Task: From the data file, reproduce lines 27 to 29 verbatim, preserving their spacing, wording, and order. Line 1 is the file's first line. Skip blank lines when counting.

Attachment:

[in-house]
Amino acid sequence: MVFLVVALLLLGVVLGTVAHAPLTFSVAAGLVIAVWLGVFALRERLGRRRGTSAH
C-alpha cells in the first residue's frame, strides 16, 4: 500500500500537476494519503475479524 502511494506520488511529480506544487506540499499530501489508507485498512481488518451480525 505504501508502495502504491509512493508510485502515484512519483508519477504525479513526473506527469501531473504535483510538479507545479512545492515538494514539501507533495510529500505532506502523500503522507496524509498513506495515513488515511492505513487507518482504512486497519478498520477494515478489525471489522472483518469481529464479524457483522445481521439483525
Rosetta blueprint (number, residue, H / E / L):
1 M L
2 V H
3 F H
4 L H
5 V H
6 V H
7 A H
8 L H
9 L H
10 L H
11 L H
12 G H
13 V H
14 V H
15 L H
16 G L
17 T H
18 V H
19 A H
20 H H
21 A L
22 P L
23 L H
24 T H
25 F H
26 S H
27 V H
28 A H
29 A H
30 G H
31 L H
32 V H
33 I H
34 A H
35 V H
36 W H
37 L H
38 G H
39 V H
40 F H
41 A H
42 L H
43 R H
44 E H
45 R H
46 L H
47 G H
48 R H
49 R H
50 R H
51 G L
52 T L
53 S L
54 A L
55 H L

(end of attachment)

23 L H
24 T H
25 F H